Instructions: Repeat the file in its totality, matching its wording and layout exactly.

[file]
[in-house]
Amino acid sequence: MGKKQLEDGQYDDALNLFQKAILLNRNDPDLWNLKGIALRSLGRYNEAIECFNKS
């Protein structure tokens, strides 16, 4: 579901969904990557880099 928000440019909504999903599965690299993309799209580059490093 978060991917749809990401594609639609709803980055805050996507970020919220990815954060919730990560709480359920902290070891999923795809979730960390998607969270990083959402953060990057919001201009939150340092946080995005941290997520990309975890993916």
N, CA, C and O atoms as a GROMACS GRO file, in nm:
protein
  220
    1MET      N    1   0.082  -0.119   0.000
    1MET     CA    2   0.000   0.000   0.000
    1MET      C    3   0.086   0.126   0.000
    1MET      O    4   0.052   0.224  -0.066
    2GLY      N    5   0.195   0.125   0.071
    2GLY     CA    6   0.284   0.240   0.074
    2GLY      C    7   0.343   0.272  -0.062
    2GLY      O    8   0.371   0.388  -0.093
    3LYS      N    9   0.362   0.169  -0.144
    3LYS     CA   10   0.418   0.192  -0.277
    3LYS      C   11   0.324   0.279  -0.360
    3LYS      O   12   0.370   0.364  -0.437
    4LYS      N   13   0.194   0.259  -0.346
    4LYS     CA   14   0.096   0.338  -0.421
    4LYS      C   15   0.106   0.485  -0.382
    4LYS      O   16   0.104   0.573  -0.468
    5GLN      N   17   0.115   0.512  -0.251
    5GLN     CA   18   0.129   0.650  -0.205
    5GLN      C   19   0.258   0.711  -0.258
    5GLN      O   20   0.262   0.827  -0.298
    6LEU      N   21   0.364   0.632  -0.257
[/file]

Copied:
[in-house]
Amino acid sequence: MGKKQLEDGQYDDALNLFQKAILLNRNDPDLWNLKGIALRSLGRYNEAIECFNKS
């Protein structure tokens, strides 16, 4: 579901969904990557880099 928000440019909504999903599965690299993309799209580059490093 978060991917749809990401594609639609709803980055805050996507970020919220990815954060919730990560709480359920902290070891999923795809979730960390998607969270990083959402953060990057919001201009939150340092946080995005941290997520990309975890993916």
N, CA, C and O atoms as a GROMACS GRO file, in nm:
protein
  220
    1MET      N    1   0.082  -0.119   0.000
    1MET     CA    2   0.000   0.000   0.000
    1MET      C    3   0.086   0.126   0.000
    1MET      O    4   0.052   0.224  -0.066
    2GLY      N    5   0.195   0.125   0.071
    2GLY     CA    6   0.284   0.240   0.074
    2GLY      C    7   0.343   0.272  -0.062
    2GLY      O    8   0.371   0.388  -0.093
    3LYS      N    9   0.362   0.169  -0.144
    3LYS     CA   10   0.418   0.192  -0.277
    3LYS      C   11   0.324   0.279  -0.360
    3LYS      O   12   0.370   0.364  -0.437
    4LYS      N   13   0.194   0.259  -0.346
    4LYS     CA   14   0.096   0.338  -0.421
    4LYS      C   15   0.106   0.485  -0.382
    4LYS      O   16   0.104   0.573  -0.468
    5GLN      N   17   0.115   0.512  -0.251
    5GLN     CA   18   0.129   0.650  -0.205
    5GLN      C   19   0.258   0.711  -0.258
    5GLN      O   20   0.262   0.827  -0.298
    6LEU      N   21   0.364   0.632  -0.257